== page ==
Lessons Learned: Think Twice Before Switching Languages
by Joe | October 11th, 2007
Over at the O’Reilly Ruby blog, Derek Sivers has an intestesting post up, describing what he learned from his decision to revert to PHP for the complete rewrite of his cdbaby.com site, after spending two years trying to do it in Rails.
In a nutshell, those two years of Rails development (with very expert help) got the project less than halfway to completion before Sivers pulled the plug and rewrote the whole site himself, in two months, complete with all the architectural advantages (MVC and DRY) that he was aiming for in the first place.
On one level, it’s a pretty simple point that Sivers is making — one that perhaps shouldn’t have been so painful to discover: the choice of programming language per se is largely irrelevant to accomplishing the goals of good software design. It’s certainly not nearly as relevant as things like good design principles, development skills and domain knowledge. Or as Sivers puts it: “Is there anything Rails/Ruby can do that PHP can’t do? …(thinking)… No.”. Plug in your two favorite languages, be honest, and you’ll probably get the same result.
On another level, there is a subtler lesson here about how exposure to a language that uses abstraction to enforce good design patterns can dramatically improve one’s use of a language that doesn’t, or doesn’t do so to the same degree. If you think about it, this makes perfect sense: Languages that enforce a higher level of abstraction involve a trade-off of efficiency for risk because, as Joel Spolsky classically put it, all non-trivial abstractions leak. But if you construct your own abstractions to emulate those efficiencies, and do so in a language that you know well at a lower level, then it stands to reason that those specific abstractions are going to leak of lot less often and, when they do, the leaks will be much easier to patch. I think this is what Sivers is driving at in saying that Ruby was a great “teacher” for him — it didn’t work out at all for the project, but wrestling with it taught him how to write better-quality PHP, which in turn suited the project requirements perfectly.
Sivers draws several additional lessons from his experience with Ruby, but I think these two are the big and generally-applicable ones. I also think there are at least two others that he doesn’t call out explicitly, but that are strongly evident in his story. Both have to do, not specifically with Ruby or PHP, but with software abstractions more generally:
1. The evolution of ignorance applies. The evolution of ignorance is an idea from the history of science: When a new methodology replaces an older one, raising the level of precision or rigor that is deemed acceptable in a discipline or domain, the price for that is that a lot of what was known or adequately handled before becomes, at least temporarily, unknown or problematic. (When European maps of Africa got much more precise about the shape of the coasts, they simultaneously lost imprecise but useful information about the interior.) It takes some time for the new way to catch up on all fronts with the achievements of the old way. The prior (PHP) version of cdbaby.com may well have been, architecturally speaking, something of a Big Ball of Mud, but there was, no doubt, a lot of domain knowledge and technical problem-solving packed into that ball — so much, in fact, that two years of architecturally-correct Ruby on Rails development couldn’t encompass even the half of it. This suggests that part of Sivers’ efficiency gains from reverting to PHP for the rewrite may have come, not so much from changing languages (again), as from the luxury of taking a second crack at the redesign, having failed to get it right the first time.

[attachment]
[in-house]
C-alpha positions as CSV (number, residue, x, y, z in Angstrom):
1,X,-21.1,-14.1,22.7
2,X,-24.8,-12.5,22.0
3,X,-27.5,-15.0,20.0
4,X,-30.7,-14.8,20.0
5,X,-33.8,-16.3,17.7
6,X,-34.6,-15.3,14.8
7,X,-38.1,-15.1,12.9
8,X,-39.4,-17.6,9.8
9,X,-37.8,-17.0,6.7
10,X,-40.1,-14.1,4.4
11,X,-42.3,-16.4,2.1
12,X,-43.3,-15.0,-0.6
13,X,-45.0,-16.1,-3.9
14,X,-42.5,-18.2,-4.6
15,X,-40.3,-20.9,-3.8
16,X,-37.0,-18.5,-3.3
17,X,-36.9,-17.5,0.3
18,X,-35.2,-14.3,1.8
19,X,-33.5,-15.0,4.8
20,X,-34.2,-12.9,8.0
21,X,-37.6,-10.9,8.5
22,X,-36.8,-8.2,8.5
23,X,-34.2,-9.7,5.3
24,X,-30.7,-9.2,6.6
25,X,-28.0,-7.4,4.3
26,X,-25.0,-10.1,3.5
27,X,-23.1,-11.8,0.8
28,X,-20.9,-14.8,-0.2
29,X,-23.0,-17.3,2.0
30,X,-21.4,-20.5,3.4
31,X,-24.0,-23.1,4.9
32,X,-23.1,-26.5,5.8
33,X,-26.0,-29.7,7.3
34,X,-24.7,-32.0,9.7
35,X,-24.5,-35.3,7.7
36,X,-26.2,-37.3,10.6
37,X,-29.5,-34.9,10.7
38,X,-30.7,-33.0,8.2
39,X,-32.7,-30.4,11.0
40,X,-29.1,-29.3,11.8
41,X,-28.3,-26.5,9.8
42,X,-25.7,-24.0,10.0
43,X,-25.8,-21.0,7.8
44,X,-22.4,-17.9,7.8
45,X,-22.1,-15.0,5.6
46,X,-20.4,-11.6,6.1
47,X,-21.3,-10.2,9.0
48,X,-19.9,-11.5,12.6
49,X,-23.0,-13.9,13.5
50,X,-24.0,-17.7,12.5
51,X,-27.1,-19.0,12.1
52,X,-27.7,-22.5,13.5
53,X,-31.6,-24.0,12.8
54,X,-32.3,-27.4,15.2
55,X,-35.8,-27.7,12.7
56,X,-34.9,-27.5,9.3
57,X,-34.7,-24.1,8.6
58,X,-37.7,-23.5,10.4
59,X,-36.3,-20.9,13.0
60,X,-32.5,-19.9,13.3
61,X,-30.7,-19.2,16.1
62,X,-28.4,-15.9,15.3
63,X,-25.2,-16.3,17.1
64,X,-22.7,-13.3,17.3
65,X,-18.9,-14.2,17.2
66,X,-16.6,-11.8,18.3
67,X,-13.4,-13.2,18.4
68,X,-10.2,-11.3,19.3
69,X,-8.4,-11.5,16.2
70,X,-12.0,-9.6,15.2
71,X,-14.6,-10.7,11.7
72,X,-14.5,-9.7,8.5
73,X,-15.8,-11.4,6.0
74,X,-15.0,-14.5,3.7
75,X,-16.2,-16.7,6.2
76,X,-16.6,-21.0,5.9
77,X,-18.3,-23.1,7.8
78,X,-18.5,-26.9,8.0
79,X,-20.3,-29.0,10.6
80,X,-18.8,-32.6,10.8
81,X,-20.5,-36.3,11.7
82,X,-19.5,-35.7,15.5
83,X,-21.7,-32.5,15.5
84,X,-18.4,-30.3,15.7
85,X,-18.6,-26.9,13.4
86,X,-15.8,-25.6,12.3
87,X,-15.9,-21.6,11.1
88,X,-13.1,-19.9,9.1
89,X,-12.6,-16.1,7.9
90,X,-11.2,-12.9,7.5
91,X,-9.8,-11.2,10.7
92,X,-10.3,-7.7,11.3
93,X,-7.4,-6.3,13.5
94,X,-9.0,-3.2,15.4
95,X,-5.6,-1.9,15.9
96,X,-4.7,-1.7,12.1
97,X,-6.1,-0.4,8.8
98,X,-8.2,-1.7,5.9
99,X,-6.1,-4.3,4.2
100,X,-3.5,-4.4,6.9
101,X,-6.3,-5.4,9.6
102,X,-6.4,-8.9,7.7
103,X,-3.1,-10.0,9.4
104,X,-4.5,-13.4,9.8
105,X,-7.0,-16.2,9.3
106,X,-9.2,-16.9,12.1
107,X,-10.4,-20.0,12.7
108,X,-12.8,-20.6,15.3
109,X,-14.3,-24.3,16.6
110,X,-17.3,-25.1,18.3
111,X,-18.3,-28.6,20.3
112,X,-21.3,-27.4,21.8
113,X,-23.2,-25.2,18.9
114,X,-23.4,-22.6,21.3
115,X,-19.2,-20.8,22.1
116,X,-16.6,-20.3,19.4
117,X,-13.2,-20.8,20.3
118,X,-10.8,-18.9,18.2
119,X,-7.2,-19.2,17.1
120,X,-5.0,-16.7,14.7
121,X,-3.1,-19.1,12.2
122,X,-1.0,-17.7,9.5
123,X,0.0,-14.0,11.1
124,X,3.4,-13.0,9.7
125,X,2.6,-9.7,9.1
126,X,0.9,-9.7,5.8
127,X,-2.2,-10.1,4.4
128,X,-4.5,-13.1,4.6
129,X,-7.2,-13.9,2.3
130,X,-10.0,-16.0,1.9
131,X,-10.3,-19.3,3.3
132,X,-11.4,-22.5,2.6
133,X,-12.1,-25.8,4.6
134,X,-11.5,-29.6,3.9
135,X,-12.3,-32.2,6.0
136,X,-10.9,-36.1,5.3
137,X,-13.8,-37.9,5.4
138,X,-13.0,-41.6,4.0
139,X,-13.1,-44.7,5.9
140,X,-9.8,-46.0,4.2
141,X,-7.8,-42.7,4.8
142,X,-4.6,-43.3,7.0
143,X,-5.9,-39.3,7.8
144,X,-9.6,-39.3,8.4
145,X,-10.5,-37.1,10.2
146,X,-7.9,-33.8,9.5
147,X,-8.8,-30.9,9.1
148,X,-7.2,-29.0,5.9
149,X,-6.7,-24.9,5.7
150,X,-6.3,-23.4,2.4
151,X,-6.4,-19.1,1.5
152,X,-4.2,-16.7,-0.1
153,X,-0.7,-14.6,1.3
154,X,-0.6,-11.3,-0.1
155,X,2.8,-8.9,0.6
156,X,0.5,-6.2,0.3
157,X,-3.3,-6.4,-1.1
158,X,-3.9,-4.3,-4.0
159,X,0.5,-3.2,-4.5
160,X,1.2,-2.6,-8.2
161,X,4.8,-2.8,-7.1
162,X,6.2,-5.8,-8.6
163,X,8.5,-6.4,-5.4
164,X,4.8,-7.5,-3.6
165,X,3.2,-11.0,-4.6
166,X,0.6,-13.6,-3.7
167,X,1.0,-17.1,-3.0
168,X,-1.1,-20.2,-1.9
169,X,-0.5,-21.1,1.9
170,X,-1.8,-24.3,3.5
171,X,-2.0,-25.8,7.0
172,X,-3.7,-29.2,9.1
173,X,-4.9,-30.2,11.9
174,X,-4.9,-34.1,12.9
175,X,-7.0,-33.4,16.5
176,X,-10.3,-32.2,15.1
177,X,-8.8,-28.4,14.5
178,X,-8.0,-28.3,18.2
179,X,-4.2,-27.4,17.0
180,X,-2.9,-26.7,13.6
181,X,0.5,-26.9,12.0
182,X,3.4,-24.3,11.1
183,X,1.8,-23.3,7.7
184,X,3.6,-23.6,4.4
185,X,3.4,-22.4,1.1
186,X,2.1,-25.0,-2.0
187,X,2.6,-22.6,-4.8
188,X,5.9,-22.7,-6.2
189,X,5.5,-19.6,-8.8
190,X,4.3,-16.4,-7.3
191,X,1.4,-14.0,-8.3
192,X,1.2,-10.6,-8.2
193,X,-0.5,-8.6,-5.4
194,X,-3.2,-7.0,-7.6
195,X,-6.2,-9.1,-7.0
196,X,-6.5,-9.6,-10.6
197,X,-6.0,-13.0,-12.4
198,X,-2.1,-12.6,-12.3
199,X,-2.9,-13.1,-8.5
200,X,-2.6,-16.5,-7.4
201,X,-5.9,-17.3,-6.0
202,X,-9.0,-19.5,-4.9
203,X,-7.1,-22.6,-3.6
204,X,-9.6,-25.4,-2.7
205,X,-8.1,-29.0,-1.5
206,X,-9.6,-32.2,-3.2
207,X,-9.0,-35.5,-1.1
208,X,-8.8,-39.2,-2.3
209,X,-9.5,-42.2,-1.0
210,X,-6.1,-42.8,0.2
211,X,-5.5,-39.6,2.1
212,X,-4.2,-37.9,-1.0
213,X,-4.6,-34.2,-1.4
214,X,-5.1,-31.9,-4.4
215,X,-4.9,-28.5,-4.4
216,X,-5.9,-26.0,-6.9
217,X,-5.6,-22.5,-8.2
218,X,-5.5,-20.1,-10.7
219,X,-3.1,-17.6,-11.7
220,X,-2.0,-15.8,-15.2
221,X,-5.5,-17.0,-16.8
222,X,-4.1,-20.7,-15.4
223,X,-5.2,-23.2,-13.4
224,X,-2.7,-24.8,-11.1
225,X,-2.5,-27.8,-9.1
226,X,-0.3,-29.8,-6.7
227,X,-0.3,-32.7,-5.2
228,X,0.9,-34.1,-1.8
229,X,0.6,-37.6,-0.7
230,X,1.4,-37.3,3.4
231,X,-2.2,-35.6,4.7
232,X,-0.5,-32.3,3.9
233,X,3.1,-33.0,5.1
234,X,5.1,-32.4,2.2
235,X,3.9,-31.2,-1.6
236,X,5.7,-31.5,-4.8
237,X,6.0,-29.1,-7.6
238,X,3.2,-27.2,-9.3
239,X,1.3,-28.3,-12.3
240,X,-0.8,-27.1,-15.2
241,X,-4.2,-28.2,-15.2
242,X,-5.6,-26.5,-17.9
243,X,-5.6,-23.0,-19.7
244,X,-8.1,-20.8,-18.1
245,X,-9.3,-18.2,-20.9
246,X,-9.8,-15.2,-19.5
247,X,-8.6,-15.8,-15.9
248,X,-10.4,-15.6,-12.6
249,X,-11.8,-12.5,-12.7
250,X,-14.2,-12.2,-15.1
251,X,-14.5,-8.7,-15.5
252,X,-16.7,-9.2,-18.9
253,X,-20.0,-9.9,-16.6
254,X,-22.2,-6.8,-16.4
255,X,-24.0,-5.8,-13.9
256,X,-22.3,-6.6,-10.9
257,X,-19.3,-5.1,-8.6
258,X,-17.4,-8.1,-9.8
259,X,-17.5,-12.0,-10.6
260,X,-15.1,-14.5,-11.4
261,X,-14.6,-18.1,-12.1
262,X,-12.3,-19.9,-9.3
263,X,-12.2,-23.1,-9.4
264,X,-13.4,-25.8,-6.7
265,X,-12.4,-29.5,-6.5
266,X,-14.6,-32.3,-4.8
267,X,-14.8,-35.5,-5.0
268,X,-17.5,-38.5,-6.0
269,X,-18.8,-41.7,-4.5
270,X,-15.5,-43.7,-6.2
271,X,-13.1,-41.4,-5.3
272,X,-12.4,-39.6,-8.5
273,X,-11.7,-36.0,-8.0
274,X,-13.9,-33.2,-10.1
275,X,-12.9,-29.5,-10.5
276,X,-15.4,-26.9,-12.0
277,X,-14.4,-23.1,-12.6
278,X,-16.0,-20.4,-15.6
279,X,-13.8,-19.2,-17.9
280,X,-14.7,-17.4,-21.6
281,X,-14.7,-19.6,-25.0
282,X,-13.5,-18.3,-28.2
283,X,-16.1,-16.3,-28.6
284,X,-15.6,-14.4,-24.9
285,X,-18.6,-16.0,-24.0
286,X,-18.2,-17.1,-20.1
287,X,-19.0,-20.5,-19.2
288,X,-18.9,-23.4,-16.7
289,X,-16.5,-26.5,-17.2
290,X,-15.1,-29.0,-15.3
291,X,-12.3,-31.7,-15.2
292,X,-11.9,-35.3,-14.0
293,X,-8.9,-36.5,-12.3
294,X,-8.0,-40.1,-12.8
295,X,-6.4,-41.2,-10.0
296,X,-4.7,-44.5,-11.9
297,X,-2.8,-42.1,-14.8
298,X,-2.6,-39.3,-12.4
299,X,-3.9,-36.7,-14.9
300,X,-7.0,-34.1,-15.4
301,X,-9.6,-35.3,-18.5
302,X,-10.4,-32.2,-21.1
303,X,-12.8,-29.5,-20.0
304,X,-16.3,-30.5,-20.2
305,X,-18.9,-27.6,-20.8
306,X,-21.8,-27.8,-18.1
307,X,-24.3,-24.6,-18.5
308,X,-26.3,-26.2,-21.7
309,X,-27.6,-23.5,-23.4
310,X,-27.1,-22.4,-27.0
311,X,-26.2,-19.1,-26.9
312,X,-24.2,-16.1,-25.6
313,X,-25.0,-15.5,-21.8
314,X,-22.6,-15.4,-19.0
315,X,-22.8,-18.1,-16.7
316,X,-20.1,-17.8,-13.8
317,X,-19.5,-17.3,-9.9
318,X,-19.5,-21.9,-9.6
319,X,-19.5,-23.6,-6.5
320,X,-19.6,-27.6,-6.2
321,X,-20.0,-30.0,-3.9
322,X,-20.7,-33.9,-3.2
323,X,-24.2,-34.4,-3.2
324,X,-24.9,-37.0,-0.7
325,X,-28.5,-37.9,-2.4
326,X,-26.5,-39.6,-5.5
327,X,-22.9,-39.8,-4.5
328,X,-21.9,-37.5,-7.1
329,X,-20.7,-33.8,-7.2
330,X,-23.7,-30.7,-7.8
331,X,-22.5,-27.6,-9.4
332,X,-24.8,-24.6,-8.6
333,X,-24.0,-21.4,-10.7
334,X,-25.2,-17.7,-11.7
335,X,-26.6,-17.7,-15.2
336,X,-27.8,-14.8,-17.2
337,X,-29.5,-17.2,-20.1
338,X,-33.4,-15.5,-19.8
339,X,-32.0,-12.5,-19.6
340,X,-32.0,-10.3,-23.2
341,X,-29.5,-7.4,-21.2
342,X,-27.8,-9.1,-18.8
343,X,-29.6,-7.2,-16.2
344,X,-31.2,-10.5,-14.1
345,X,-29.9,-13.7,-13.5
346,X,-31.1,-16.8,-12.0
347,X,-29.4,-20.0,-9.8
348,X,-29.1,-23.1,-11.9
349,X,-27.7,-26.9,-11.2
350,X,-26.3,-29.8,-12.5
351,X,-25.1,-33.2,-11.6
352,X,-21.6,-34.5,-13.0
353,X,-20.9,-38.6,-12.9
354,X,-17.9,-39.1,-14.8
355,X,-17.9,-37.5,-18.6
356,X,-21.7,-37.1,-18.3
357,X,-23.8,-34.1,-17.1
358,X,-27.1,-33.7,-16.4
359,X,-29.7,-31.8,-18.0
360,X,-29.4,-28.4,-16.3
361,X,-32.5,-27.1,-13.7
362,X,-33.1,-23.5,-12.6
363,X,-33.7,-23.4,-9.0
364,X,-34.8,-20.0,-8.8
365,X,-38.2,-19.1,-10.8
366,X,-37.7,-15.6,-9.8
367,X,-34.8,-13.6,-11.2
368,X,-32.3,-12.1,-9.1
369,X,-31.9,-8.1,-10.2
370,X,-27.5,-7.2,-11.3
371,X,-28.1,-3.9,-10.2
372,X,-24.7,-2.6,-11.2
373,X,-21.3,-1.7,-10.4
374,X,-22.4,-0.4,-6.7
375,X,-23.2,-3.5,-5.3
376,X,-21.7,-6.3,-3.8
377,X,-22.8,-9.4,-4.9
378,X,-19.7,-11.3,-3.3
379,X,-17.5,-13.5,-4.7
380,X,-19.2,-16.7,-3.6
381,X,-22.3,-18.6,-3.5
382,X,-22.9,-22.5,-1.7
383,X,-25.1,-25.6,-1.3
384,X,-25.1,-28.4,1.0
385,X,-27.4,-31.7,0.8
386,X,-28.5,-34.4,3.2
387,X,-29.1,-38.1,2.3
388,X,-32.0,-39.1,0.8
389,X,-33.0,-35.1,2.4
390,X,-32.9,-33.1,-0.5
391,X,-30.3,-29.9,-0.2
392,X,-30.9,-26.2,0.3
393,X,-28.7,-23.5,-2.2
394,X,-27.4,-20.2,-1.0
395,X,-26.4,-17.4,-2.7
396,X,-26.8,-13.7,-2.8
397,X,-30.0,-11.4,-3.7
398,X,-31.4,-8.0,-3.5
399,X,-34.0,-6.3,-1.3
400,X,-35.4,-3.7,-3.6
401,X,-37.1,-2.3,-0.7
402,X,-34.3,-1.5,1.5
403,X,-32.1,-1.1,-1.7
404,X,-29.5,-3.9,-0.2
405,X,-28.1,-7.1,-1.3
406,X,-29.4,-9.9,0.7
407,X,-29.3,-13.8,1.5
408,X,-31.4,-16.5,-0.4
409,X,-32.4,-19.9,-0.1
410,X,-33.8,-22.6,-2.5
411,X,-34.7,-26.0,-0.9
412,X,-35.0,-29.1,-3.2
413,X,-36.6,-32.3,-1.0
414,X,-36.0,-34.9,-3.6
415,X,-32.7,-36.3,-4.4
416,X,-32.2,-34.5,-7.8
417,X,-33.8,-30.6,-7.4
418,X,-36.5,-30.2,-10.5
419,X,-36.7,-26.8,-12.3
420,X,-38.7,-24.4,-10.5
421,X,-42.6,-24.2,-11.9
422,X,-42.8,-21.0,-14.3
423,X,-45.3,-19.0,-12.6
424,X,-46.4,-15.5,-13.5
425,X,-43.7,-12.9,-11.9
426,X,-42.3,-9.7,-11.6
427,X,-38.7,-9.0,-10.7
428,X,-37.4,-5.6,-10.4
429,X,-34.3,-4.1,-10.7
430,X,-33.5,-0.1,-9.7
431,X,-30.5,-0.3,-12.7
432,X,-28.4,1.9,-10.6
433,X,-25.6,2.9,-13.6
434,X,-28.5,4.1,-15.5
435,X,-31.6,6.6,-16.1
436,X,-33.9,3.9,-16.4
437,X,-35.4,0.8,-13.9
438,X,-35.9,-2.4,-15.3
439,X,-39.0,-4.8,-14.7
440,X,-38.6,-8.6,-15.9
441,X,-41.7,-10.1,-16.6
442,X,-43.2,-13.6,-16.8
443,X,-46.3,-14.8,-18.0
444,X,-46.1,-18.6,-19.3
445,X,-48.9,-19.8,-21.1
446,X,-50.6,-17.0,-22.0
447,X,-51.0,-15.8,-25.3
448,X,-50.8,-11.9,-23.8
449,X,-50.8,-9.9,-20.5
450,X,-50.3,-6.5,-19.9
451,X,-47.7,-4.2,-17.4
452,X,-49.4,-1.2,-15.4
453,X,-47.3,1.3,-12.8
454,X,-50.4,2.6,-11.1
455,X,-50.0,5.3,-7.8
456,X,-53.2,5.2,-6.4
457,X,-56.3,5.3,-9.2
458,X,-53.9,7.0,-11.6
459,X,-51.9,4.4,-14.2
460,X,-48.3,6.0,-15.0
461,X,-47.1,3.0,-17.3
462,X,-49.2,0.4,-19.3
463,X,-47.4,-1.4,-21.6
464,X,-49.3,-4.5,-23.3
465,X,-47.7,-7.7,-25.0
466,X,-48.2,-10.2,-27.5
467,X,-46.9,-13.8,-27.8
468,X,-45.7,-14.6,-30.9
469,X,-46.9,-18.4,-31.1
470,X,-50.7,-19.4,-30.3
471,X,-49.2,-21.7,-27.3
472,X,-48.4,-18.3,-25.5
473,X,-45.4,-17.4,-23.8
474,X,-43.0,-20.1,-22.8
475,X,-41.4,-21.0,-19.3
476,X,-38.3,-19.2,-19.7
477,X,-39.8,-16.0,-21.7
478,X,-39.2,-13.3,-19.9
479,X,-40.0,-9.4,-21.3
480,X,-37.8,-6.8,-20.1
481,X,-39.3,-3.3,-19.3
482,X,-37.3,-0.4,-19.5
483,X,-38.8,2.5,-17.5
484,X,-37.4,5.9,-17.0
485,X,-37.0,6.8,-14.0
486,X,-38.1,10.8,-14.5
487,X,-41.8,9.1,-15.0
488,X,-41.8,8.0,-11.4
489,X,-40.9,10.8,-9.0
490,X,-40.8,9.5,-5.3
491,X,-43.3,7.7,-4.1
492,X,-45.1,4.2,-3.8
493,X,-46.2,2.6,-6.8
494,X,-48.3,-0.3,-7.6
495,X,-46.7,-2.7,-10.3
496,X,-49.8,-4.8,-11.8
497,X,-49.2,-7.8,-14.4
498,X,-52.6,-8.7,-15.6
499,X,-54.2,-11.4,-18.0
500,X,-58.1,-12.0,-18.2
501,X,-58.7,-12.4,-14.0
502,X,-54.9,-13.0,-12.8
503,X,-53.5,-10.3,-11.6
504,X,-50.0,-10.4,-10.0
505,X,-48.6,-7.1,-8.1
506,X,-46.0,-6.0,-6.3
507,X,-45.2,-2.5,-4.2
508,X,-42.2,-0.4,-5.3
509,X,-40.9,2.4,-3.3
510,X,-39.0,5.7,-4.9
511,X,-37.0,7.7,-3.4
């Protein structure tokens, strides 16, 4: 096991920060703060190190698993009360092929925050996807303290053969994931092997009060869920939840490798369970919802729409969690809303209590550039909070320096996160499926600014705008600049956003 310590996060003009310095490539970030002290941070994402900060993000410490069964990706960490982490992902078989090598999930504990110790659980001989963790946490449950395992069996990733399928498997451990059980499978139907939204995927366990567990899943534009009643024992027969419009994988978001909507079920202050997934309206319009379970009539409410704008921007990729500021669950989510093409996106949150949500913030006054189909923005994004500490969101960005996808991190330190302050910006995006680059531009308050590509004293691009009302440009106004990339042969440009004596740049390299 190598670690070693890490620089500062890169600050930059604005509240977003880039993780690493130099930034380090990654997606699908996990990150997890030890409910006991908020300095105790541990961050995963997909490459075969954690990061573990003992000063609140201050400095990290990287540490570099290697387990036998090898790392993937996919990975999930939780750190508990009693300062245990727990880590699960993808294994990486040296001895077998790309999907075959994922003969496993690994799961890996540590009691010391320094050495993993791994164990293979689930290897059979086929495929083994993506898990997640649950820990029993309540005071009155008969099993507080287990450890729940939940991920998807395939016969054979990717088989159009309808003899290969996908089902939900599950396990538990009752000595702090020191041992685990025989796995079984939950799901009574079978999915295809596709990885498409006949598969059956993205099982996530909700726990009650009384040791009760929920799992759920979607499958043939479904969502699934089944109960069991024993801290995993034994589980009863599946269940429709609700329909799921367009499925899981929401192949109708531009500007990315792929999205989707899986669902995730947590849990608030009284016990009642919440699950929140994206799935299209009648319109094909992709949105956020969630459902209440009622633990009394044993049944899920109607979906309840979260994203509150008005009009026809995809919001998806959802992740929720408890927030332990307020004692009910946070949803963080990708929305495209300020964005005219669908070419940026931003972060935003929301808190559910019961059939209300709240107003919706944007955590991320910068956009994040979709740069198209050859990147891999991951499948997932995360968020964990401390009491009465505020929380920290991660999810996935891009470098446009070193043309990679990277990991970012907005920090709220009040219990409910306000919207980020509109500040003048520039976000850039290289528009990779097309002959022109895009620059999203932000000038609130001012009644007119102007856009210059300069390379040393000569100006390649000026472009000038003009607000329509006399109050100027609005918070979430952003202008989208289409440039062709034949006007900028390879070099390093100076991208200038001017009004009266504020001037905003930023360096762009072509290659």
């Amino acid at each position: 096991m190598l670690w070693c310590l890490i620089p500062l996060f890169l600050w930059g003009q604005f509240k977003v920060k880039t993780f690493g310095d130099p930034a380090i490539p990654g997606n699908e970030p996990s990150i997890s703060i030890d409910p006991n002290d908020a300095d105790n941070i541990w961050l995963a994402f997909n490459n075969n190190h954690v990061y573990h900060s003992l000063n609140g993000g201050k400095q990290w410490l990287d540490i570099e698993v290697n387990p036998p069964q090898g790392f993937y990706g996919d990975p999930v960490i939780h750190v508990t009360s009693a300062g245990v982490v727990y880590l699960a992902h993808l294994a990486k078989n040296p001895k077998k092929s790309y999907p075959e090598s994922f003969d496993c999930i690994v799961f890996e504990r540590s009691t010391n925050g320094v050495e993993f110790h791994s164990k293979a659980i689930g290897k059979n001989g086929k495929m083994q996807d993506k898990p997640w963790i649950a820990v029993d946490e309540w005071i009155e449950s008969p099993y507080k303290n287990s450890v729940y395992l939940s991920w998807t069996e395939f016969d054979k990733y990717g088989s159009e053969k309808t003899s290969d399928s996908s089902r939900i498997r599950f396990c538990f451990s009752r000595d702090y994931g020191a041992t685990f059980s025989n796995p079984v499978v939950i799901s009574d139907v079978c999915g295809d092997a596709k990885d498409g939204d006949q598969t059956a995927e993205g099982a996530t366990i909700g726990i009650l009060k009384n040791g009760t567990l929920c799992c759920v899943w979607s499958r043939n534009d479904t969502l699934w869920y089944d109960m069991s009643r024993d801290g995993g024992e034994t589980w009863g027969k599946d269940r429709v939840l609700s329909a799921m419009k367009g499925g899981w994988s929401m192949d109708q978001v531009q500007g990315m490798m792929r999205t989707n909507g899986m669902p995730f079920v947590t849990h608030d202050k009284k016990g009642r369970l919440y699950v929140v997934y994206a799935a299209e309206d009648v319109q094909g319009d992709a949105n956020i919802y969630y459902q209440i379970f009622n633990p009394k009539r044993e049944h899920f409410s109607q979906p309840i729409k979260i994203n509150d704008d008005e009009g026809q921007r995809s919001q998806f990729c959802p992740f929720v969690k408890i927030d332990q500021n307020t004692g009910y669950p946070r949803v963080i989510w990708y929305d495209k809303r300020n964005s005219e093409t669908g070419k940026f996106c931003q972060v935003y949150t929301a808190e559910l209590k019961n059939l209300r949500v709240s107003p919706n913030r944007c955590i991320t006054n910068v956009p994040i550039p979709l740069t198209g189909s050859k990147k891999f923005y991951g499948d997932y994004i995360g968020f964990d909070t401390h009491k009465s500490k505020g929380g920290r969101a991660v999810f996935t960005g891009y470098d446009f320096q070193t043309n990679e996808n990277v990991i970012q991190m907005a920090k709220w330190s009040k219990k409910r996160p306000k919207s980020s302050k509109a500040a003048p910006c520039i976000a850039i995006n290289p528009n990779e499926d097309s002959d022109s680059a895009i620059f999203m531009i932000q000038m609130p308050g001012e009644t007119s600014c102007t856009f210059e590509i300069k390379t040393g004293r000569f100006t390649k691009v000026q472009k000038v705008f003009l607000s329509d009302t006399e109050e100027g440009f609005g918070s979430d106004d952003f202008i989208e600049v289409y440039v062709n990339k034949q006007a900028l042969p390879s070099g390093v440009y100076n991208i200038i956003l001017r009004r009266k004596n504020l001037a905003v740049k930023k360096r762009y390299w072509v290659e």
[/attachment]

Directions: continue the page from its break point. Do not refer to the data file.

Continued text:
2. The Pareto Principle (aka, the 80/20 rule) applies. The usual application of the Pareto Principle to software engineering takes the form of “80% of the resources required to run the program are consumed by the execution of 20% of the code.” Sivers’ run-in with Rails suggests a slightly different application of the principle: 20% of a higher-level software abstraction gives 80% of the benefit to be gained from adopting it. This is actually a generalization of one of Sivers’ own lessons, namely, not to want what you don’t need. Effectively, by writing his own abstractions in PHP, rather than relying on the whole package provided by Ruby on Rails, Sivers was able to implement abstractions only where they made sense for his project goals, without taking on the deadweight (and hidden complexity) of unneeded, but necessarily leak-prone abstractions (remember Spolsky’s Law!). He thus got the lion’s share of the benefits of MVC/DRY architecture, with a fraction of the downside risks associated with migrating existing, working software to higher-level abstractions.
Those seem like valuable lessons to keep in mind, no matter what language you are using, or thinking of using, for that next top-to-bottom rewrite.
[photo under CC by flickr user andrew*]